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Jackson v. Ashton (35 U.S. 480)/Opinion of the Court

< Jackson v. Ashton (35 U.S. 480)

United States Supreme Court

35 U.S. 480

Jackson  v.  Ashton

A motion has been made to allow an amendment of the record of this case, by inserting an allegation of the citizenship of the parties; and to reinstate this cause on the docket under the following circumstances: The cause came before this court at the January term 1834; and, as will be found in the eighth volume of Mr Peters's Reports, pp. 148, 149, was then reversed for want of jurisdiction of the circuit court by reason of the omission to allege that the parties were citizens of different states: the appeal to this court was dismissed; and the decree of this court was ordered to be certified to the circuit court.

We are of opinion, that under these circumstances, the record cannot be amended, or the cause reinstated in this court. It would, in effect, be a reversal of the former decree of this court. We have no power over the decrees rendered by this court after the term has passed, and the cause has been dismissed, or otherwise finally disposed of here.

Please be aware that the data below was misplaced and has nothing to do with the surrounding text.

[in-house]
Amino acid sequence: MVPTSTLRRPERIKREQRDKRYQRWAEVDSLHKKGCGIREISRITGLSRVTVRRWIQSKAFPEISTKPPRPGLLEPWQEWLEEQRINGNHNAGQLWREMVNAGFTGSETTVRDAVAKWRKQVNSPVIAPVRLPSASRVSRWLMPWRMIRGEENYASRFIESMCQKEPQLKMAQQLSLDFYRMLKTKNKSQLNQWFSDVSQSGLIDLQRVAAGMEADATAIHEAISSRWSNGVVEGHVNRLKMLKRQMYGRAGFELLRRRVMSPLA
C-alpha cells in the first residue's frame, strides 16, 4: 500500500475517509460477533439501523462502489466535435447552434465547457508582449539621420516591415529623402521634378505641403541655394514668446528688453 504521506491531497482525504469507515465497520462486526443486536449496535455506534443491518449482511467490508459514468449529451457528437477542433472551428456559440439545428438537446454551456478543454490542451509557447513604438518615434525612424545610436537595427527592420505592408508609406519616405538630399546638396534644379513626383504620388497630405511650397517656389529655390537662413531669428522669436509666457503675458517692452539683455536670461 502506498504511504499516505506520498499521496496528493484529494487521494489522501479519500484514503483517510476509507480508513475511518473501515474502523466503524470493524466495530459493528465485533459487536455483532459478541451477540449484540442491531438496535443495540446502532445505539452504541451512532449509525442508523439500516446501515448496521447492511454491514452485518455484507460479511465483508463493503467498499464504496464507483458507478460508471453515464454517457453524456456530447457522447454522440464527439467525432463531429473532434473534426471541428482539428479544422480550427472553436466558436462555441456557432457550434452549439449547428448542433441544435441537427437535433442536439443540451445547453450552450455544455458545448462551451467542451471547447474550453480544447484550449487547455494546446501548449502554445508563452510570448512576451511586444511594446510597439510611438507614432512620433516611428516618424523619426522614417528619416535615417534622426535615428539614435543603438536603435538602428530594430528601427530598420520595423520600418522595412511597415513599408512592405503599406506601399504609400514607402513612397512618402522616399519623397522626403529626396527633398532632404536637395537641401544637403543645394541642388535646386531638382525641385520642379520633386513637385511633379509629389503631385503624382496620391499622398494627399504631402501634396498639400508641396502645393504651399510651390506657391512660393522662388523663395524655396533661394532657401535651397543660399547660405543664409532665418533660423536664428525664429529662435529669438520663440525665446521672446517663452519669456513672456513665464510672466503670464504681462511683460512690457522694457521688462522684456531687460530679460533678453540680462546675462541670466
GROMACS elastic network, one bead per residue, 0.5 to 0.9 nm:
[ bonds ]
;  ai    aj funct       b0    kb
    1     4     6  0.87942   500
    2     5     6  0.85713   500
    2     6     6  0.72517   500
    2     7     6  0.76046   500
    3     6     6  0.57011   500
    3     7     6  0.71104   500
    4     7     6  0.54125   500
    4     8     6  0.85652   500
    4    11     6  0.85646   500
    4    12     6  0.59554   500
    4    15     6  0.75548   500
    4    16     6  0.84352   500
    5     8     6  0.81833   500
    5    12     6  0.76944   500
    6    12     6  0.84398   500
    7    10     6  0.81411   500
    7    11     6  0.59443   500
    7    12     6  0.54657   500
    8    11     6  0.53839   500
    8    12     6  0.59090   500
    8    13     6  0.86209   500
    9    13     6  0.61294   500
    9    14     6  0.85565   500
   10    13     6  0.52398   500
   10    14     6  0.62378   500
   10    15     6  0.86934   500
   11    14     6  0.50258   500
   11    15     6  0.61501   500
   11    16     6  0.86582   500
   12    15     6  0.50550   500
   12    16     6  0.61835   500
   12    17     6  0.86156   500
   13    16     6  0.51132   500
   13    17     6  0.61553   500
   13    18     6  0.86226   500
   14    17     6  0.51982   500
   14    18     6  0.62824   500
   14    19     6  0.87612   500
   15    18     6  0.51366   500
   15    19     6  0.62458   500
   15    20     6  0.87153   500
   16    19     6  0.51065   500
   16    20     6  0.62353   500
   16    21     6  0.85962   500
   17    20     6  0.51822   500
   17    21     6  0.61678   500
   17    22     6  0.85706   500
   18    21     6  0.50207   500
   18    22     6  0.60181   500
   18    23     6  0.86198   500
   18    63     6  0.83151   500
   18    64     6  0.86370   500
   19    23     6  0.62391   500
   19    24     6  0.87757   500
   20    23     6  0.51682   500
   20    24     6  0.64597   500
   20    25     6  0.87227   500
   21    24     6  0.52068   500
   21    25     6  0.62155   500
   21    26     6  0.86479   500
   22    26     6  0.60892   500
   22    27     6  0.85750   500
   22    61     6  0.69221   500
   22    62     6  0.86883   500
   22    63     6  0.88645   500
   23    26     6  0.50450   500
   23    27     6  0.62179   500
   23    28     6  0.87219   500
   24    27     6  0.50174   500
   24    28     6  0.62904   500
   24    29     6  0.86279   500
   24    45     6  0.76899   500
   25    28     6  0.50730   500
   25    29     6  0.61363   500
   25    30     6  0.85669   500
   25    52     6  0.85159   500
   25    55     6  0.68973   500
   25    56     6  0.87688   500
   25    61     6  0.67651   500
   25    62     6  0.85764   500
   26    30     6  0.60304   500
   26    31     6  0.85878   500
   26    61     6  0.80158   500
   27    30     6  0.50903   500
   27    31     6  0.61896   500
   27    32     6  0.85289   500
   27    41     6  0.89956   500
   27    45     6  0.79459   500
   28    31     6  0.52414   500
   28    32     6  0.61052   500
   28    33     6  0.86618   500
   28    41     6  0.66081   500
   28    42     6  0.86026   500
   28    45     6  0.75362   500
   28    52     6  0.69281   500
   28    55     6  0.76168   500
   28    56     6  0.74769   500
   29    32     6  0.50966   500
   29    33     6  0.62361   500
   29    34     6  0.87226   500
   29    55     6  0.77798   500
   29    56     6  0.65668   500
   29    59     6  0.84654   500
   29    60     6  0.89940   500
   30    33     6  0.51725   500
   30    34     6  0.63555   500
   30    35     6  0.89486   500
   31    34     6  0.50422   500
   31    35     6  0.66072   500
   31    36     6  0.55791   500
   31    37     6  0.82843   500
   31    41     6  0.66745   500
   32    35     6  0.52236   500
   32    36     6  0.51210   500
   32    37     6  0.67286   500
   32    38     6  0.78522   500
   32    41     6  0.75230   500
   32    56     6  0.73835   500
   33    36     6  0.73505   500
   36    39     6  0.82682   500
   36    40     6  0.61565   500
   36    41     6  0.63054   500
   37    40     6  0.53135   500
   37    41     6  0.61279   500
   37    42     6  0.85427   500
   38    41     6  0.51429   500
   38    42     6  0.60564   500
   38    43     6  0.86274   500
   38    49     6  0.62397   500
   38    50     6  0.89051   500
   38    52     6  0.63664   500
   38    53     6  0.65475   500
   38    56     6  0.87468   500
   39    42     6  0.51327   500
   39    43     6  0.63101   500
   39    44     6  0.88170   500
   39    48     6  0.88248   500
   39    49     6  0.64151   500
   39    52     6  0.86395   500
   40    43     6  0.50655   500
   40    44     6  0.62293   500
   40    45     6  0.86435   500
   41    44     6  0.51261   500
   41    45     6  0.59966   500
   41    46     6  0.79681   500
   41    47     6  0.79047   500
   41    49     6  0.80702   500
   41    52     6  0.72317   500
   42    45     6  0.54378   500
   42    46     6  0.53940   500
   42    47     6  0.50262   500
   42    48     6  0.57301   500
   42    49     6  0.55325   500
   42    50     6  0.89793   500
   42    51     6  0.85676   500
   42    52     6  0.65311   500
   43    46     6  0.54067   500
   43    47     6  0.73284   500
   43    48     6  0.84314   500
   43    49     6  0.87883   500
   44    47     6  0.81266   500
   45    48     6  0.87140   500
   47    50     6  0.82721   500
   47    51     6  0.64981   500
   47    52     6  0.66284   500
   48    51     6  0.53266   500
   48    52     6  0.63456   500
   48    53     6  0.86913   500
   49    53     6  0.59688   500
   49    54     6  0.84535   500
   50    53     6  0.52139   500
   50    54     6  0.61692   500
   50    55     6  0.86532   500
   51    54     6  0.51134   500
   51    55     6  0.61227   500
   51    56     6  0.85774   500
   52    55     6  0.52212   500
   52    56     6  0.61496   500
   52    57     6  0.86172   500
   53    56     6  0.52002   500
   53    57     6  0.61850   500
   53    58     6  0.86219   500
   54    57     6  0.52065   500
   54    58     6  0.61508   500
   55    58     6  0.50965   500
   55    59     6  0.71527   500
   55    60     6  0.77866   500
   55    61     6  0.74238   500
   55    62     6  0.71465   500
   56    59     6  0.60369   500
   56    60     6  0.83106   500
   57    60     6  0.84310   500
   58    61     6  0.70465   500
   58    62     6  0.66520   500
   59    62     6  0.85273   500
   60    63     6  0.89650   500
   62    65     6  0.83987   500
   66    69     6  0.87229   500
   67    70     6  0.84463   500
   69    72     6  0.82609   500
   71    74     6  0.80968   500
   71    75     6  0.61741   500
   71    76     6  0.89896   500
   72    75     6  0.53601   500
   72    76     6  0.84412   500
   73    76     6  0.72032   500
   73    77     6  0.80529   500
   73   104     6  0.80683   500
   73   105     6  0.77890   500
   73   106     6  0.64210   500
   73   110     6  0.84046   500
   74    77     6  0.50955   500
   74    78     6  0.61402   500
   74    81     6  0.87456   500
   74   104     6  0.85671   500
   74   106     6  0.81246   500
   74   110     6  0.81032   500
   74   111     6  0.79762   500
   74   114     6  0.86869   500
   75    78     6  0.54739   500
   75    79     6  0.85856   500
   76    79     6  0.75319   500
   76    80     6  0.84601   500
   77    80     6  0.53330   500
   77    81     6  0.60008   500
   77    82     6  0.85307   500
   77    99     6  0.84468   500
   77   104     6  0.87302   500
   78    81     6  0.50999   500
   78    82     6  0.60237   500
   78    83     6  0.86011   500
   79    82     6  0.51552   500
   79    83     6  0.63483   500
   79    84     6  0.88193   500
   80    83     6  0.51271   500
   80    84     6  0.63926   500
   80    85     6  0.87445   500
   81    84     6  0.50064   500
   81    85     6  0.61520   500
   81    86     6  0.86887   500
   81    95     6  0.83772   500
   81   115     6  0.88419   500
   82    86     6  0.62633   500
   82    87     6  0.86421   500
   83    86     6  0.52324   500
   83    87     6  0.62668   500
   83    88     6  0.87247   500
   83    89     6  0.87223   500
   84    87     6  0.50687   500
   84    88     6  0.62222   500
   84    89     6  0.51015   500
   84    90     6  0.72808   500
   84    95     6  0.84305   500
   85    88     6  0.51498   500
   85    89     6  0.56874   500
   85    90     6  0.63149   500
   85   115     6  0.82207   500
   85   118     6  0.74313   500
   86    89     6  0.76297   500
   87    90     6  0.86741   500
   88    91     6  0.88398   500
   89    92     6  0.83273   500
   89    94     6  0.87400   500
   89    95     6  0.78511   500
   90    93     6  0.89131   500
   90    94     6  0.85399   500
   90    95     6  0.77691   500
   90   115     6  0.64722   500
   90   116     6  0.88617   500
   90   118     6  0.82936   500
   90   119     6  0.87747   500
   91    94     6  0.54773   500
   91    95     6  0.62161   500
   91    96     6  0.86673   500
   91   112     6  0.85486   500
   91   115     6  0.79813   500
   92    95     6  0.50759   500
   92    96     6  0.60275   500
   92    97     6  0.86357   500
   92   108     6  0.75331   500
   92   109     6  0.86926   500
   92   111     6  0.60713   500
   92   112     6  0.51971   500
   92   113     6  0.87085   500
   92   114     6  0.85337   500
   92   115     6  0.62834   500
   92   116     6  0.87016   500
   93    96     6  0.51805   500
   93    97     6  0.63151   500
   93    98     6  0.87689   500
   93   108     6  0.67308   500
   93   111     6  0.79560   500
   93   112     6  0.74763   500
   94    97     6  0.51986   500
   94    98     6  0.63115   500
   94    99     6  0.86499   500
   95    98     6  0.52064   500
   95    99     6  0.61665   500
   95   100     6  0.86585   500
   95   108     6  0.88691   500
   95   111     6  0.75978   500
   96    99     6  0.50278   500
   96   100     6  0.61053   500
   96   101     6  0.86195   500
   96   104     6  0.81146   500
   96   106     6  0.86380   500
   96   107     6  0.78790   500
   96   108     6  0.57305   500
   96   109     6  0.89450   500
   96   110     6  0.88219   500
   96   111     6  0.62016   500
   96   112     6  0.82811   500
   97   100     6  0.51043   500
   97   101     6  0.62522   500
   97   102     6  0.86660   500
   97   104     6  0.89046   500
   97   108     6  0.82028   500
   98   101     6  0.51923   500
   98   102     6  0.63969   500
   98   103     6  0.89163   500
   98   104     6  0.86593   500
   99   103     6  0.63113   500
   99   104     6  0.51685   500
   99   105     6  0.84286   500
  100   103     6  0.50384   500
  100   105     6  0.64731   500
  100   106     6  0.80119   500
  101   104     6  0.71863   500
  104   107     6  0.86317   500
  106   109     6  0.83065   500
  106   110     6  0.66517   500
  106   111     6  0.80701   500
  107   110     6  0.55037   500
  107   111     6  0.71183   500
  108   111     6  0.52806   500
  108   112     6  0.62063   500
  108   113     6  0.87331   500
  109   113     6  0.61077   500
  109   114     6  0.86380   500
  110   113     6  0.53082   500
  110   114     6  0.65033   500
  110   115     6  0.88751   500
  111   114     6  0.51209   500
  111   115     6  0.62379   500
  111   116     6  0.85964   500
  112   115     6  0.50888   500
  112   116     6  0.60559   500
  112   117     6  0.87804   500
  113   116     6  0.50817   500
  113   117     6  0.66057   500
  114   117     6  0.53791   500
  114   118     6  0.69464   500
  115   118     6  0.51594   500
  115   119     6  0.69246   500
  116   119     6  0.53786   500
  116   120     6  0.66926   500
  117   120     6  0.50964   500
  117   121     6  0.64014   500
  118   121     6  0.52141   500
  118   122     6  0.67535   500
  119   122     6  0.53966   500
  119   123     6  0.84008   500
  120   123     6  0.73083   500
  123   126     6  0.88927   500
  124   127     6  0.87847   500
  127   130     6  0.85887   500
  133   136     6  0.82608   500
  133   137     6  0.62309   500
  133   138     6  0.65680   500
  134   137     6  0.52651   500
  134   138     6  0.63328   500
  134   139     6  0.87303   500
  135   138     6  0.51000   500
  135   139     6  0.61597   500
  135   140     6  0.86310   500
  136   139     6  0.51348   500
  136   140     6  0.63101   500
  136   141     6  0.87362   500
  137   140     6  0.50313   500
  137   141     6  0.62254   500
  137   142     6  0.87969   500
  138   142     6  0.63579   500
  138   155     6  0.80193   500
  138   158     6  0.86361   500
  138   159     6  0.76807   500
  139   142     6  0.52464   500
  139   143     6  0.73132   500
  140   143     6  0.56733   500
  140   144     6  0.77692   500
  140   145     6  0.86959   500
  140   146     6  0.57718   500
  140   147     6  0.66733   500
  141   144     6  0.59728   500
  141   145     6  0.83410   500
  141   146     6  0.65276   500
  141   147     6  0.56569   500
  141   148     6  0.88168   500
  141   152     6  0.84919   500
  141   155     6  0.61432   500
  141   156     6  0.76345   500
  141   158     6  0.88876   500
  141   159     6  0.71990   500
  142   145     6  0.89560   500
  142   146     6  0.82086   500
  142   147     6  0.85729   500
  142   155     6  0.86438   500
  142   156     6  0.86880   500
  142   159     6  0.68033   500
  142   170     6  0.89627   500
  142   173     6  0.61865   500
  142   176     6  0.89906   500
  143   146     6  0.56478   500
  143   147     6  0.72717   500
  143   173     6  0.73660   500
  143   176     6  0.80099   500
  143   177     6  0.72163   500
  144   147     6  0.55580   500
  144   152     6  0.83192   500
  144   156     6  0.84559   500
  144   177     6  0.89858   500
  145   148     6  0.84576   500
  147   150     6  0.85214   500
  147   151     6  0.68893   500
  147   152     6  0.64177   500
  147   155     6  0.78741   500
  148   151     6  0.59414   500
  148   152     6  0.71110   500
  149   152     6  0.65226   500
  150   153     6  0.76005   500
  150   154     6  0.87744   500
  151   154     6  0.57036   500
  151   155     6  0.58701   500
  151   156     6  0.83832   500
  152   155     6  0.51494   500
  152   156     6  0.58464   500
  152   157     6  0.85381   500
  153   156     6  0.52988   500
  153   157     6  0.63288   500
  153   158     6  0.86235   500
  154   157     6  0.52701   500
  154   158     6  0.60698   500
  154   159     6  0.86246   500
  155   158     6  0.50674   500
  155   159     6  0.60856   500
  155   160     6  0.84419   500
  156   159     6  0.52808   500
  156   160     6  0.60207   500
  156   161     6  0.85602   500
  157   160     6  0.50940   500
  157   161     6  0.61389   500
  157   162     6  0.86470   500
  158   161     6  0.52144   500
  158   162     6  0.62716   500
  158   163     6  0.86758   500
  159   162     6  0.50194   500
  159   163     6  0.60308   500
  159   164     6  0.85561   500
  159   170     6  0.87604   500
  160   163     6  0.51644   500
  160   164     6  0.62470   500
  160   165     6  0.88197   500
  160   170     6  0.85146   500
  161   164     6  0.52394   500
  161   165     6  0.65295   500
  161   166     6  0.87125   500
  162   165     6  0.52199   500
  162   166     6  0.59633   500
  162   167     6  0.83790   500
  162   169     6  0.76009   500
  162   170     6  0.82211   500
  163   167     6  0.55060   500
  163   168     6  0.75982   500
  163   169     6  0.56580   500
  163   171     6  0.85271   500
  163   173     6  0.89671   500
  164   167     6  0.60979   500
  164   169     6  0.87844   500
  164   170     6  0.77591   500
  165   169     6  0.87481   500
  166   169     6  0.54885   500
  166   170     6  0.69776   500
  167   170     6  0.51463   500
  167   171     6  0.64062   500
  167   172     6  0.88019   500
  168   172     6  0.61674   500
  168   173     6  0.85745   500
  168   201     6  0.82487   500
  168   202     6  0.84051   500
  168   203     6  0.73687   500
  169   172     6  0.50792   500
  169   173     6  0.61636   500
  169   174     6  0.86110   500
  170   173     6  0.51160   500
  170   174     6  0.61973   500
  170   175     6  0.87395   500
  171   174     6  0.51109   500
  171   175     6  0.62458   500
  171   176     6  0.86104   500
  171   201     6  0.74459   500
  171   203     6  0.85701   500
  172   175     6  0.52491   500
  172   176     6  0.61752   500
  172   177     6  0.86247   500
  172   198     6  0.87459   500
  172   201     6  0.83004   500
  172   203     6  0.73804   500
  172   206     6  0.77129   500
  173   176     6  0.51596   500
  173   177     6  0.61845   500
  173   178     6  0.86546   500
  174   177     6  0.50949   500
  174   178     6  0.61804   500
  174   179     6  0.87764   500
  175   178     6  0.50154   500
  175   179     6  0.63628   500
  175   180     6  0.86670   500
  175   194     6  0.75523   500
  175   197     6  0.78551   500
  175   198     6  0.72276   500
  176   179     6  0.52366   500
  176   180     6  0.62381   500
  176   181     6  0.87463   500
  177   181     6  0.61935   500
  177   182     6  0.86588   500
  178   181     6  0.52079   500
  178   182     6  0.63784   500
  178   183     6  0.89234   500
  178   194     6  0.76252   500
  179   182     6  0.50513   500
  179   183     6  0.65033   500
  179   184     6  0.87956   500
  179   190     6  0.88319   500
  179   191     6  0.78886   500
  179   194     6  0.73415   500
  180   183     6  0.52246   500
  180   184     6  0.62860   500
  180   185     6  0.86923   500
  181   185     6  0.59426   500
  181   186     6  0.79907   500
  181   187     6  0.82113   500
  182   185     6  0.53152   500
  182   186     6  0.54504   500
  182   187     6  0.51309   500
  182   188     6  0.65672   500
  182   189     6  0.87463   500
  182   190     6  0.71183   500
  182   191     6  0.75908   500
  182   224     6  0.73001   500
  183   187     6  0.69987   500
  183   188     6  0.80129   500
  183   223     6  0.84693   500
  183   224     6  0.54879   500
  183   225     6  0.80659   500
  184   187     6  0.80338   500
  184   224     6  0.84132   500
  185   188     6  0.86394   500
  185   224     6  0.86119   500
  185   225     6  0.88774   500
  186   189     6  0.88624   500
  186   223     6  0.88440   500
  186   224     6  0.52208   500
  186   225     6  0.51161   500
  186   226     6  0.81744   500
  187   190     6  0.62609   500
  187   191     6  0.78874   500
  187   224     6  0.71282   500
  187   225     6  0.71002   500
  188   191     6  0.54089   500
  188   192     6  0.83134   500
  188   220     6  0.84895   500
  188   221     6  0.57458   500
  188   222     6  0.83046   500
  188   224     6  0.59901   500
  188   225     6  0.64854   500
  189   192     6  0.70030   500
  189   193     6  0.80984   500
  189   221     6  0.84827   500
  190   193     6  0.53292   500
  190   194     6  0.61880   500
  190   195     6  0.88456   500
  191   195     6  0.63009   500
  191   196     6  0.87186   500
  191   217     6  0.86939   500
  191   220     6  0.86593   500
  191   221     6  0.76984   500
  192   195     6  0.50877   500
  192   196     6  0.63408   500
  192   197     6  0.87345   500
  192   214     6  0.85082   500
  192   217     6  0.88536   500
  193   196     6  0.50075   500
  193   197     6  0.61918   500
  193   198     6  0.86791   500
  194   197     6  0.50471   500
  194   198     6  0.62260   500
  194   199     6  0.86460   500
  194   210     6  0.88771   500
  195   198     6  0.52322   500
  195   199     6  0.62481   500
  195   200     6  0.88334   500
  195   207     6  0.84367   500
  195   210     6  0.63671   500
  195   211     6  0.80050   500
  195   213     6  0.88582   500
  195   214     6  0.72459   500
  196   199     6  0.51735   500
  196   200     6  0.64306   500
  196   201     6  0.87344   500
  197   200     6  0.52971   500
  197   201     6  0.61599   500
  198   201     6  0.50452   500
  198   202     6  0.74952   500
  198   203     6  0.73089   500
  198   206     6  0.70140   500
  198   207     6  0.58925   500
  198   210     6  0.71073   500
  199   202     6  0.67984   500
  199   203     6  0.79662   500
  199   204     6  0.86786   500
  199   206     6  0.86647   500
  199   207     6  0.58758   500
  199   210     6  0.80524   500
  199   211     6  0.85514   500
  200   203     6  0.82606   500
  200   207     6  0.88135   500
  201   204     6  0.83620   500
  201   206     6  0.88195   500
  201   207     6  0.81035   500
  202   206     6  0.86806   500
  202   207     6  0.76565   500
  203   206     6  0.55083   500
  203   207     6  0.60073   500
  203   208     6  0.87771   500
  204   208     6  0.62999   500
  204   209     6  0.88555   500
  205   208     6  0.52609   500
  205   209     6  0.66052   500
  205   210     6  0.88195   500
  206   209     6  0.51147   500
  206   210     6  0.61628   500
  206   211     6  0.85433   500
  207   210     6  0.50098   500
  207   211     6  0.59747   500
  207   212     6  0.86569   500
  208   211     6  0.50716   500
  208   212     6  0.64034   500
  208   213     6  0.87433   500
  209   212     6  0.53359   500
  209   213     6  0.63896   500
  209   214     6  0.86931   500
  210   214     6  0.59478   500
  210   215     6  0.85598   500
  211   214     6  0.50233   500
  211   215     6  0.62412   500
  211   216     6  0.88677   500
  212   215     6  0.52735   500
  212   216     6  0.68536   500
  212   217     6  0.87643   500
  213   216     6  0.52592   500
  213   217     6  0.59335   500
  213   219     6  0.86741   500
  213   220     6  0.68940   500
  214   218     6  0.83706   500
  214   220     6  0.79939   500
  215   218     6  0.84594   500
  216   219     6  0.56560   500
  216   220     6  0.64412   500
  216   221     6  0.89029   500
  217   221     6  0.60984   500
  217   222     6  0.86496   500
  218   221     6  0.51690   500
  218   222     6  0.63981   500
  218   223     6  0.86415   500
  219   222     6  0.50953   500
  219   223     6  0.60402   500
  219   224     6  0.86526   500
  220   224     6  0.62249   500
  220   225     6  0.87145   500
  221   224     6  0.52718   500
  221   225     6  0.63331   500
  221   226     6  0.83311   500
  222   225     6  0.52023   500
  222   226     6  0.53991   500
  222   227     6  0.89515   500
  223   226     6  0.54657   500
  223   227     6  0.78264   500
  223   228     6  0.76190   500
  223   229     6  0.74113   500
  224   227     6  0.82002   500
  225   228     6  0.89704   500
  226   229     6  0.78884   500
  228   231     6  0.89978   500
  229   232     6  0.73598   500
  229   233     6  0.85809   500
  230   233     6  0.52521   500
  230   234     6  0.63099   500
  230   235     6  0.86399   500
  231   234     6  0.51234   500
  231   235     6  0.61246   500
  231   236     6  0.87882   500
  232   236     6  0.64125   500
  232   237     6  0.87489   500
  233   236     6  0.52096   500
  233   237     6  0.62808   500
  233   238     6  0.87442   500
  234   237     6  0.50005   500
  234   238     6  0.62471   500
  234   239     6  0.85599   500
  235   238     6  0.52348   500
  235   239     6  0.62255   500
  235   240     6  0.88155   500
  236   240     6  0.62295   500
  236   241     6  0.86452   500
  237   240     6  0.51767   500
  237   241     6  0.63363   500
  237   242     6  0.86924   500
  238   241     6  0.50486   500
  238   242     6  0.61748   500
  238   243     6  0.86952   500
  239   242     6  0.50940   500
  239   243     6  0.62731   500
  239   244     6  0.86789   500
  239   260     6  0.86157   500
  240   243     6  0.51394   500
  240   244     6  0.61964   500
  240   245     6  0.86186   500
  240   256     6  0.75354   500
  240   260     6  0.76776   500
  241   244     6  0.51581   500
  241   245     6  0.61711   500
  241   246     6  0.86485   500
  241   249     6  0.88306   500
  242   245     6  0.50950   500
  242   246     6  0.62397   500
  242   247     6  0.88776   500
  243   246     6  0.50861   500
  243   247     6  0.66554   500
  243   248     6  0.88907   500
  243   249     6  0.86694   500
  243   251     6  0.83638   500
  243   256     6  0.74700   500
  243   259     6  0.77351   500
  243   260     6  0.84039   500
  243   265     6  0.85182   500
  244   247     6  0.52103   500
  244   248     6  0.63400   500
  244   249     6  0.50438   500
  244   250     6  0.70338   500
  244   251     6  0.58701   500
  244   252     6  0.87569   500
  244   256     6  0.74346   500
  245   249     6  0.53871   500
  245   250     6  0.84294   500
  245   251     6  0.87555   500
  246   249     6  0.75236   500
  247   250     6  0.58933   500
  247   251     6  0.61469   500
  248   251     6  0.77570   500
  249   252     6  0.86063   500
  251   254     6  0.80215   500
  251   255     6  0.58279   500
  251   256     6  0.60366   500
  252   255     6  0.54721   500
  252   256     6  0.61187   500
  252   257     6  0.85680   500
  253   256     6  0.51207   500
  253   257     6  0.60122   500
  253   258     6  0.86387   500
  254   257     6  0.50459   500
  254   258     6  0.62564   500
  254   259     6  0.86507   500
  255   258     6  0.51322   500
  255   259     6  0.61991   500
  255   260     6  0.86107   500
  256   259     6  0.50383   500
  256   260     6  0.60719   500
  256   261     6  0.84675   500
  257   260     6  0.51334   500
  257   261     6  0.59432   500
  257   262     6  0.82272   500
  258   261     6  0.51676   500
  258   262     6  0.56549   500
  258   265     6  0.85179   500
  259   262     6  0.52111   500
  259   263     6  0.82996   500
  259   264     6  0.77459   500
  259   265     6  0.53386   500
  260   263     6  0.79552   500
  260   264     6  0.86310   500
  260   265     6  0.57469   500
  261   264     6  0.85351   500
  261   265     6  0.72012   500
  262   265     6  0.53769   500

But in our opinion, there is no difficulty in making the proposed amendment in the circuit court; if that court shall see fit, in its discretion, to allow it to be done. The cause may then be re-heard there; and upon the decree newly rendered, an appeal can then be taken to this court; or a decree may be there rendered by consent of the parties, in order to enter the cause without any delay to this court.

This court, in rendering its former decree, had no authority (not having any jurisdiction, but to reverse for the want of jurisdiction of the circuit court) to send the cause back for further proceedings, with liberty to amend the bill. But the mandate was not understood by us to apply, except to the record in its then state; and we entertain no doubt, that notwithstanding any thing in the former decree of reversal; it is entirely competent for the circuit court, in their discretion, to allow the amendment now proposed to be made, and to reinstate the cause in that court. But we have no authority in the matter. The motion is, therefore, overruled.


This work is in the public domain in the United States because it is a work of the United States federal government (see 17 U.S.C. 105).